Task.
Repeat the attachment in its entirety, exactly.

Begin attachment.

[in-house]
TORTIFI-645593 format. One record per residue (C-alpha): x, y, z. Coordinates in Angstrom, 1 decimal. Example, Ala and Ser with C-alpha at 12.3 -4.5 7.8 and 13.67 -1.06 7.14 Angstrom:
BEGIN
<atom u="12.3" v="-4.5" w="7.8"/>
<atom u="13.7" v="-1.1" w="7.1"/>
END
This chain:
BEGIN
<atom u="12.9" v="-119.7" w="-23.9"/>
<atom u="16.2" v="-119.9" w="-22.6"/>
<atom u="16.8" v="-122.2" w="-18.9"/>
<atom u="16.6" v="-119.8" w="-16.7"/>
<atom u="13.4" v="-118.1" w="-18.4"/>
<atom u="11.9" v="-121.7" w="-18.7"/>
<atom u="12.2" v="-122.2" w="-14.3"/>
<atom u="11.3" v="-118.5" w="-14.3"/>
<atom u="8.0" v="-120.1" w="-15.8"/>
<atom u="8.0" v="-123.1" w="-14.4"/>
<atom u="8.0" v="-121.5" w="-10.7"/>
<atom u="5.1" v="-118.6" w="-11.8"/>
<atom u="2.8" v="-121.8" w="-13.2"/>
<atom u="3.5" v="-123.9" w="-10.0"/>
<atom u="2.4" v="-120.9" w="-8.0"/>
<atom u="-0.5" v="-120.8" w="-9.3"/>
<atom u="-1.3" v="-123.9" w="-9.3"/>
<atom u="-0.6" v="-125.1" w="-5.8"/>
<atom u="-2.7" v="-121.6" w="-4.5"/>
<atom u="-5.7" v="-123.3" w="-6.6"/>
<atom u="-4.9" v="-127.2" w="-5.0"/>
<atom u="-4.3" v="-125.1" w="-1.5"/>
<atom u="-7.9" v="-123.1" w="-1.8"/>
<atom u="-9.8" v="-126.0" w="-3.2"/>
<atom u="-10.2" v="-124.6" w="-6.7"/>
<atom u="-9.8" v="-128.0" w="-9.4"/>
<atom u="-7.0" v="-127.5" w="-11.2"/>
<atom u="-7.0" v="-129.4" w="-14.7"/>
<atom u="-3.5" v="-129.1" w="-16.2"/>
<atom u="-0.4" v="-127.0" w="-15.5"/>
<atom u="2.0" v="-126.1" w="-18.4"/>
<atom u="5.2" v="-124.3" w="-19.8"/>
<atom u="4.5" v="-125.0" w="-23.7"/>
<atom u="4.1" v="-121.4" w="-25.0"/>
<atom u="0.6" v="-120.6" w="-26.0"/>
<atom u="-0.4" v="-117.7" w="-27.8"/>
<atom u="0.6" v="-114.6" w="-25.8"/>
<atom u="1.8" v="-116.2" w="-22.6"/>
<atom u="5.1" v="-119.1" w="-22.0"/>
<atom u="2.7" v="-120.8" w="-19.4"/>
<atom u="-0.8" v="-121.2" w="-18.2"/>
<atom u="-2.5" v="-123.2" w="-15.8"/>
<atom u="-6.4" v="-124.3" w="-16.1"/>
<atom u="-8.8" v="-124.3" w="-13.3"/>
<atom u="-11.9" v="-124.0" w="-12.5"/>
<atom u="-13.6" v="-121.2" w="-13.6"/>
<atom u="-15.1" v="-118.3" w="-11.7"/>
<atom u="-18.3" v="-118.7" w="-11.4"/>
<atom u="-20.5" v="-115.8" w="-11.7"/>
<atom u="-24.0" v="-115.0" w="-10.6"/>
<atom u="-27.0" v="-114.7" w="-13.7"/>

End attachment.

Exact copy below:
[in-house]
TORTIFI-645593 format. One record per residue (C-alpha): x, y, z. Coordinates in Angstrom, 1 decimal. Example, Ala and Ser with C-alpha at 12.3 -4.5 7.8 and 13.67 -1.06 7.14 Angstrom:
BEGIN
<atom u="12.3" v="-4.5" w="7.8"/>
<atom u="13.7" v="-1.1" w="7.1"/>
END
This chain:
BEGIN
<atom u="12.9" v="-119.7" w="-23.9"/>
<atom u="16.2" v="-119.9" w="-22.6"/>
<atom u="16.8" v="-122.2" w="-18.9"/>
<atom u="16.6" v="-119.8" w="-16.7"/>
<atom u="13.4" v="-118.1" w="-18.4"/>
<atom u="11.9" v="-121.7" w="-18.7"/>
<atom u="12.2" v="-122.2" w="-14.3"/>
<atom u="11.3" v="-118.5" w="-14.3"/>
<atom u="8.0" v="-120.1" w="-15.8"/>
<atom u="8.0" v="-123.1" w="-14.4"/>
<atom u="8.0" v="-121.5" w="-10.7"/>
<atom u="5.1" v="-118.6" w="-11.8"/>
<atom u="2.8" v="-121.8" w="-13.2"/>
<atom u="3.5" v="-123.9" w="-10.0"/>
<atom u="2.4" v="-120.9" w="-8.0"/>
<atom u="-0.5" v="-120.8" w="-9.3"/>
<atom u="-1.3" v="-123.9" w="-9.3"/>
<atom u="-0.6" v="-125.1" w="-5.8"/>
<atom u="-2.7" v="-121.6" w="-4.5"/>
<atom u="-5.7" v="-123.3" w="-6.6"/>
<atom u="-4.9" v="-127.2" w="-5.0"/>
<atom u="-4.3" v="-125.1" w="-1.5"/>
<atom u="-7.9" v="-123.1" w="-1.8"/>
<atom u="-9.8" v="-126.0" w="-3.2"/>
<atom u="-10.2" v="-124.6" w="-6.7"/>
<atom u="-9.8" v="-128.0" w="-9.4"/>
<atom u="-7.0" v="-127.5" w="-11.2"/>
<atom u="-7.0" v="-129.4" w="-14.7"/>
<atom u="-3.5" v="-129.1" w="-16.2"/>
<atom u="-0.4" v="-127.0" w="-15.5"/>
<atom u="2.0" v="-126.1" w="-18.4"/>
<atom u="5.2" v="-124.3" w="-19.8"/>
<atom u="4.5" v="-125.0" w="-23.7"/>
<atom u="4.1" v="-121.4" w="-25.0"/>
<atom u="0.6" v="-120.6" w="-26.0"/>
<atom u="-0.4" v="-117.7" w="-27.8"/>
<atom u="0.6" v="-114.6" w="-25.8"/>
<atom u="1.8" v="-116.2" w="-22.6"/>
<atom u="5.1" v="-119.1" w="-22.0"/>
<atom u="2.7" v="-120.8" w="-19.4"/>
<atom u="-0.8" v="-121.2" w="-18.2"/>
<atom u="-2.5" v="-123.2" w="-15.8"/>
<atom u="-6.4" v="-124.3" w="-16.1"/>
<atom u="-8.8" v="-124.3" w="-13.3"/>
<atom u="-11.9" v="-124.0" w="-12.5"/>
<atom u="-13.6" v="-121.2" w="-13.6"/>
<atom u="-15.1" v="-118.3" w="-11.7"/>
<atom u="-18.3" v="-118.7" w="-11.4"/>
<atom u="-20.5" v="-115.8" w="-11.7"/>
<atom u="-24.0" v="-115.0" w="-10.6"/>
<atom u="-27.0" v="-114.7" w="-13.7"/>